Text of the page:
Python is the ideal route to take as it has good xml support.
Here is a cap that will load the map that Candescence posted in the previous post.
made in 0.99.96
Be sure to put the cap in the same directory as the map. Also you might need to install python because the xml modules aren't included in construct.
That works very well. A much more elegant approach then I took. I managed to get a result but without the module so my code was much longer and messier. Python has an XML parser? You learn something new everyday!
However, irritatingly, alpha doesn't work because Construct doesn't seem to like the way Paint.Net saves alpha. I had to remove the black stuff manually. Ugh, what a pain. Don't use Paint.Net for alpha in PNGs, folks.
Edit: Or GIMP either, apparently. God dammit. How the hell do you get proper alpha right off the bat with these things?
Now, the next main problem to make this viable is Z-Order. In other words, layers. Oh, yeah, and collision, I forgot. You either want some things to collide, or some things to not collide, basically...
... Then again, for collision, you could just have a second tileset for collision stuff. That works well. Z-Order is still a problem, though.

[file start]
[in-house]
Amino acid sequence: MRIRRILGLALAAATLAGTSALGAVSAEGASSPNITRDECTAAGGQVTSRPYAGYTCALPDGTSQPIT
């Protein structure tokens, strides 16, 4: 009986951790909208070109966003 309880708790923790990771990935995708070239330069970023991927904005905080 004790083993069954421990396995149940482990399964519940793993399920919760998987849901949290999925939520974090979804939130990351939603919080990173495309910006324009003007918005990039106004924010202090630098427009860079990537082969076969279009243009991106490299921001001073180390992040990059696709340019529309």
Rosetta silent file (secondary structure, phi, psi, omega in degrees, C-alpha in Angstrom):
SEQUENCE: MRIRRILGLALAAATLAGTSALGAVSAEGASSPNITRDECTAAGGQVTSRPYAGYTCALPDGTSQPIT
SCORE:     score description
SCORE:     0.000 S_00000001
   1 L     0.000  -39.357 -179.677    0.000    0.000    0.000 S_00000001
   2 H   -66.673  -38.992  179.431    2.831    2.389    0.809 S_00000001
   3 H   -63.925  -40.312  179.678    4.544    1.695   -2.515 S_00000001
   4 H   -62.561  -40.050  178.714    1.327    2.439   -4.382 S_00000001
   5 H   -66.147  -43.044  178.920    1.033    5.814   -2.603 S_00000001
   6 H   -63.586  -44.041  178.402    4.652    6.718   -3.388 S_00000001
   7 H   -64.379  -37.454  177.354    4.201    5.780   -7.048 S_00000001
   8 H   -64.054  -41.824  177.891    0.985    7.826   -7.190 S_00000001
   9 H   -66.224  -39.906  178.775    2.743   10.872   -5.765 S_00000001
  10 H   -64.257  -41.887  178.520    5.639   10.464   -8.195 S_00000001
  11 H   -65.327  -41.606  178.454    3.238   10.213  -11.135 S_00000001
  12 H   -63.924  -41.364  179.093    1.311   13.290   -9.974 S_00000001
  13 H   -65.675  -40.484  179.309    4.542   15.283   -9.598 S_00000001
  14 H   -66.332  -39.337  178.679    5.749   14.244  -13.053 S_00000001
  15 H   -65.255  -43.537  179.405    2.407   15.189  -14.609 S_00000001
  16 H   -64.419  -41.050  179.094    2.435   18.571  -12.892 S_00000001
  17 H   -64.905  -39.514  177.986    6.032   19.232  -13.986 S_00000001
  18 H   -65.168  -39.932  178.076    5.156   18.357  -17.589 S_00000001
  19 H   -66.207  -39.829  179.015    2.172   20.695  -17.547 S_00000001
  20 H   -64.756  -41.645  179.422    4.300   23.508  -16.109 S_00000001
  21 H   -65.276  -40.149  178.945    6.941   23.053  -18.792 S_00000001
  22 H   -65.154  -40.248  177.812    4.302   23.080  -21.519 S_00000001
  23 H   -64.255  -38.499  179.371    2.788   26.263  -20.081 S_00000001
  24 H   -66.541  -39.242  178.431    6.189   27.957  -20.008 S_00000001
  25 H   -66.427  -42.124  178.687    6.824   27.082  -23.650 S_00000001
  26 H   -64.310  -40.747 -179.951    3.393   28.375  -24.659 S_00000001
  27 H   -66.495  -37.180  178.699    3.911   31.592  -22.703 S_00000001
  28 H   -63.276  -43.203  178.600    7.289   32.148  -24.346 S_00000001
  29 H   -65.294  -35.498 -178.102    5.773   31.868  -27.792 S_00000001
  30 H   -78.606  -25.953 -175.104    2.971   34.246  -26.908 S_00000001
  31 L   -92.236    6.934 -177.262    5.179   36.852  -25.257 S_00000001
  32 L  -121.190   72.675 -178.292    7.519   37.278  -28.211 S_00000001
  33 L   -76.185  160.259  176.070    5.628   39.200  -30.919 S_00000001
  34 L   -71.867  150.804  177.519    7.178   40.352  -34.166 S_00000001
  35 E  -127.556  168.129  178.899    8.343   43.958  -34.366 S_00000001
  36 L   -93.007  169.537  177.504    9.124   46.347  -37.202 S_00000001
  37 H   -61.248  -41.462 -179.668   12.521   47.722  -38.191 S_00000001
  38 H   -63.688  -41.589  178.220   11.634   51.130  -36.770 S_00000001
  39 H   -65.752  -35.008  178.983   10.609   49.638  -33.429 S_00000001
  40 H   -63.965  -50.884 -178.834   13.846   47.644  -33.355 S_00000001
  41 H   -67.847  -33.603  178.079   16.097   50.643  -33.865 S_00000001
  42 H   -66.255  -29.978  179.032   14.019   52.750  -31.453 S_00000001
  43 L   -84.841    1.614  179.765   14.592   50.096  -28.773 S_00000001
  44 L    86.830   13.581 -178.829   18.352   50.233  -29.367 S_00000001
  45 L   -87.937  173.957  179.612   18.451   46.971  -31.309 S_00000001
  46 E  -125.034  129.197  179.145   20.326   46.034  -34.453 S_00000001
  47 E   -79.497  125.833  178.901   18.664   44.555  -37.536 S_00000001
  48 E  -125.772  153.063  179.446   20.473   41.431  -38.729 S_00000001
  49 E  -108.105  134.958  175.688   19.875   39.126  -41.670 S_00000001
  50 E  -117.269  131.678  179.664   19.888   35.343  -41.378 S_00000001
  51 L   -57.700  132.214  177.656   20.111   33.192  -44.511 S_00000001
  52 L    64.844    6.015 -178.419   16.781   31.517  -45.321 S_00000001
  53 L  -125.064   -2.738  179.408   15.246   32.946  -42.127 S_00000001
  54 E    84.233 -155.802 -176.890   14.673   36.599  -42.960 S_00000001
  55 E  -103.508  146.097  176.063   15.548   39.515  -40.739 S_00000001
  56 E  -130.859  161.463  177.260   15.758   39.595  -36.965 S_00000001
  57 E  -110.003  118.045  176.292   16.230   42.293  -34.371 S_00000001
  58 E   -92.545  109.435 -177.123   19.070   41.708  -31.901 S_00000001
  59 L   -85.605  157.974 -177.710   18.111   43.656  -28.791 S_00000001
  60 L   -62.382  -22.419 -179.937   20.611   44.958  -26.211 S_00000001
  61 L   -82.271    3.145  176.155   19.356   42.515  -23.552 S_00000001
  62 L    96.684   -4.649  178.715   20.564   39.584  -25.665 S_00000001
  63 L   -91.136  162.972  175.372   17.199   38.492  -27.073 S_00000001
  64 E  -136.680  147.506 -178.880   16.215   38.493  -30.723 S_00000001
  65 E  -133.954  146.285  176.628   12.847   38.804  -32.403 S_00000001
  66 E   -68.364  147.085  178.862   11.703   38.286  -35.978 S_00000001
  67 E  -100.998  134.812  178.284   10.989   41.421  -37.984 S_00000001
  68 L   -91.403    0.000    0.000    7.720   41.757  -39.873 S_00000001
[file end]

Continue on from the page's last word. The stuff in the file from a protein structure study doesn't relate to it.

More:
Edit: Also, you want to be able to work with multiple tile sets at once, and by consequence, multiple sprites. So, basically...
I managed to get collision working in my script, but it basically involved cloning the tileset and adding the 'Solid' attribute to it. I then added a python list which had all the values for solid tiles and ran a simple condition which decided on which sprite to draw. And it seems that if you import an image by splitting it, it ignores the transparency :/
Unfortunately, creating a tile editor through Python just isn't a viable method if you don't know Python or want to create a semi-complex game. For a truly flexible approach, one needs to create a plugin which is able to add the individual objects into the layout editor as it allows for more flexibility, but that's no easy task...